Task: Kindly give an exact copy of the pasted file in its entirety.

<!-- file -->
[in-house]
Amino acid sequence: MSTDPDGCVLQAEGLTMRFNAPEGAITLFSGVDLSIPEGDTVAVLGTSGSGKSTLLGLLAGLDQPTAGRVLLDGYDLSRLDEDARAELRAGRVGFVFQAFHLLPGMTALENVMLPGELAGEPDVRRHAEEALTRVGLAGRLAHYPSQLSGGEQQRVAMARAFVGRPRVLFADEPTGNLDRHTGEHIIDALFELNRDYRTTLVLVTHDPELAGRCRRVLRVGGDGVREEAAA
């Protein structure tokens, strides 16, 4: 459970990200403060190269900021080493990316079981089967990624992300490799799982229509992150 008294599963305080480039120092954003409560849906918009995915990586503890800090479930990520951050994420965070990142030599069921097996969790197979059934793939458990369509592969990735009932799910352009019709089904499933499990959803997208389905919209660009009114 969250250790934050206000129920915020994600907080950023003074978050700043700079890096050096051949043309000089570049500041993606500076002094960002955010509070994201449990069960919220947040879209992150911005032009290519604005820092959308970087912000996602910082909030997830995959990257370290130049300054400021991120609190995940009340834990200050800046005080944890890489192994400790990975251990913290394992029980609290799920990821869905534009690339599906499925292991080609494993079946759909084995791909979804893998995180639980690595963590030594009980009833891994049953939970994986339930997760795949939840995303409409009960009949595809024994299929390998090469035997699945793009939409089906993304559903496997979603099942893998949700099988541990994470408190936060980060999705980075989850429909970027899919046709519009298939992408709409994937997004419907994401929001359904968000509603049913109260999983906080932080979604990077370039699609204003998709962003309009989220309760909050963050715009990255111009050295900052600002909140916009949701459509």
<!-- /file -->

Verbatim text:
[in-house]
Amino acid sequence: MSTDPDGCVLQAEGLTMRFNAPEGAITLFSGVDLSIPEGDTVAVLGTSGSGKSTLLGLLAGLDQPTAGRVLLDGYDLSRLDEDARAELRAGRVGFVFQAFHLLPGMTALENVMLPGELAGEPDVRRHAEEALTRVGLAGRLAHYPSQLSGGEQQRVAMARAFVGRPRVLFADEPTGNLDRHTGEHIIDALFELNRDYRTTLVLVTHDPELAGRCRRVLRVGGDGVREEAAA
């Protein structure tokens, strides 16, 4: 459970990200403060190269900021080493990316079981089967990624992300490799799982229509992150 008294599963305080480039120092954003409560849906918009995915990586503890800090479930990520951050994420965070990142030599069921097996969790197979059934793939458990369509592969990735009932799910352009019709089904499933499990959803997208389905919209660009009114 969250250790934050206000129920915020994600907080950023003074978050700043700079890096050096051949043309000089570049500041993606500076002094960002955010509070994201449990069960919220947040879209992150911005032009290519604005820092959308970087912000996602910082909030997830995959990257370290130049300054400021991120609190995940009340834990200050800046005080944890890489192994400790990975251990913290394992029980609290799920990821869905534009690339599906499925292991080609494993079946759909084995791909979804893998995180639980690595963590030594009980009833891994049953939970994986339930997760795949939840995303409409009960009949595809024994299929390998090469035997699945793009939409089906993304559903496997979603099942893998949700099988541990994470408190936060980060999705980075989850429909970027899919046709519009298939992408709409994937997004419907994401929001359904968000509603049913109260999983906080932080979604990077370039699609204003998709962003309009989220309760909050963050715009990255111009050295900052600002909140916009949701459509």